Venezuelan President Hugo Chavez is in Moscow on a two-day trip pursuing arms and energy deals with his Russian counterpart, Dmitri Medvedev. VOA Correspondent Peter Fedynsky reports that U.S. interests may be affected by closer ties between Moscow and Caracas.
Russian President Dmitri Medvedev welcomed his Venezuelan counterpart Hugo Chavez with warm words about trade and cultural ties, saying bilateral cooperation between their two countries helps Caracas maintain regional stability.
Mr. Medvedev says in recent times contacts between Russian and Venezuela have become very stable and dynamic. The Kremlin leader says expanded trade, as well as improved humanitarian and cultural relations are among the signs of improved ties between the two countries.
Mr. Chavez said upon arrival in the Russian capital that a strategic energy and arms alliance between Moscow and Caracas will guarantee the sovereignty of Venezuela, which he claims is threatened by the United States.
The Venezuelan leader is expected to sign a number of arms contracts for the purchase of weapons that include Russian tanks and submarines.
In remarks to VOA, independent Russian political observer Alexander Konovalov said the quantities and types of arms that Mr. Chavez is seeking could help destabilize parts of Latin America.
Konovalov notes that leaders of Colombia, for example, who are not favorably inclined toward the Chavez regime and vice versa, are likely to wonder why Venezuela is buying 100,000 Kalashnikov rifles. The analyst also questions why Caracas is acquiring three diesel submarines and who Mr. Chavez would want to sink, adding that continued enthusiasm for submarine purchases will quickly waste Venezuela's oil profits and economic potential.
Venezuela and Russia are both oil exporters. Konovalov says an agreement to help Caracas develop its oil fields will help Russia.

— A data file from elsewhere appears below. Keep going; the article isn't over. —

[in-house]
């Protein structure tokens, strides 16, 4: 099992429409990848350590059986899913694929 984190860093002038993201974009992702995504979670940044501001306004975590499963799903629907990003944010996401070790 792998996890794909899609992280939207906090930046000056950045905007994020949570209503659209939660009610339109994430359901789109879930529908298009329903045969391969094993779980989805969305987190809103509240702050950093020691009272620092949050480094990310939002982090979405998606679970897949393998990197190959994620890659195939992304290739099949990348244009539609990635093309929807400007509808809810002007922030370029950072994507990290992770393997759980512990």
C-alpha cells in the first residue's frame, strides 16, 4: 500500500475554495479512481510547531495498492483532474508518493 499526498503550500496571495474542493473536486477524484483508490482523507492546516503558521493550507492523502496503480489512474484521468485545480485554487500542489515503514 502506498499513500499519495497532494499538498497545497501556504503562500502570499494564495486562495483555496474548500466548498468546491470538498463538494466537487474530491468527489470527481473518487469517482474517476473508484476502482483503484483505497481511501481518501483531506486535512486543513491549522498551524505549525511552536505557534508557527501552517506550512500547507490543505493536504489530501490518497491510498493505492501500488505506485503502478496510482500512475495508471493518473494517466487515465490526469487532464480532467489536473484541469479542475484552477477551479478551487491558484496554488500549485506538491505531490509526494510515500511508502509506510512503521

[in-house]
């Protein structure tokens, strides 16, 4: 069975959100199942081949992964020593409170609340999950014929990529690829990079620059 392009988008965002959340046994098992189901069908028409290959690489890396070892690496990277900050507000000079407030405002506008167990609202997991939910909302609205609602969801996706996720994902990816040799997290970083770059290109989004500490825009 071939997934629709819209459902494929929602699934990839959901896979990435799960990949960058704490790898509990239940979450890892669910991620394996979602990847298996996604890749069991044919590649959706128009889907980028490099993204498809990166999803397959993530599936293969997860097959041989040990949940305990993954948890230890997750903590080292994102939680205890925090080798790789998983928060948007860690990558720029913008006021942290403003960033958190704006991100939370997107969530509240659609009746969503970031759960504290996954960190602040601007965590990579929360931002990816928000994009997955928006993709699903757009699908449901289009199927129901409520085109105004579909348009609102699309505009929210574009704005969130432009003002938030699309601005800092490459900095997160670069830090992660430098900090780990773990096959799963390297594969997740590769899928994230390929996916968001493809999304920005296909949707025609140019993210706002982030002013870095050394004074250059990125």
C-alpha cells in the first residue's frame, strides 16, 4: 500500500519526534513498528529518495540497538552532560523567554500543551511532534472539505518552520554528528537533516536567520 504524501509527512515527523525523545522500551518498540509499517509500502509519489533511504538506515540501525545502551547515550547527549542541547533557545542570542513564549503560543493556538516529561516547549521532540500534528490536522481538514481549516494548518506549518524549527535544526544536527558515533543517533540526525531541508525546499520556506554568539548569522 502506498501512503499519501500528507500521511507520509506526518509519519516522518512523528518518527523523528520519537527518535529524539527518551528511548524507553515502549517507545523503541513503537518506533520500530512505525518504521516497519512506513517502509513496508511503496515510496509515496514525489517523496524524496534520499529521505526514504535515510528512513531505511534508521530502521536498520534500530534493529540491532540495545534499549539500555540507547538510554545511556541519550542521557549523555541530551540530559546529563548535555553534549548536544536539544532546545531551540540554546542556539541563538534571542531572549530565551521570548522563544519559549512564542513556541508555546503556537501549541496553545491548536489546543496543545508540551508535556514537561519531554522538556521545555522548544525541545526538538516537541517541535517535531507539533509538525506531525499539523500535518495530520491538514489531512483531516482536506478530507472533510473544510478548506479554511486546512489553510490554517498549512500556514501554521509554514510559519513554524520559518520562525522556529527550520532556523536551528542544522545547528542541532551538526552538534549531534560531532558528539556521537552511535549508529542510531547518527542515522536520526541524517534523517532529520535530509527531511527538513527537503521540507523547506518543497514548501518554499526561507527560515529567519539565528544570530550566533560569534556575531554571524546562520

The analyst says there is no doubt a deal with Mr. Chavez will bring economic and political benefits, because Russians will break into a new market and assume an important position right under the nose of the United States. Konovalov says any serious businessperson dreams of capturing a market that was long considered the U.S. backyard. Now, he adds, they can not only dream, but can actually enter that market.
Hugo Chavez also passed along greetings to Mr. Medvedev from former Cuban President Fidel Castro.
On Monday, the Izvestia newspaper reported that Russia may resume flights of long-distance air force bombers to Cuba in response to U.S. plans to build a missile defense system in Central Europe.
But Alexander Konovalov dismisses the report as unrealistic, noting that Cuba does not have facilities to fuel Russian bombers, the planes themselves are old, and the fleet is small. He notes that the civilian version of one of the bombers mentioned, the propeller driven TU-95, was used to by former Soviet Communist Party leader Nikita Khrushchev to fly to Cuba in the early 1960s.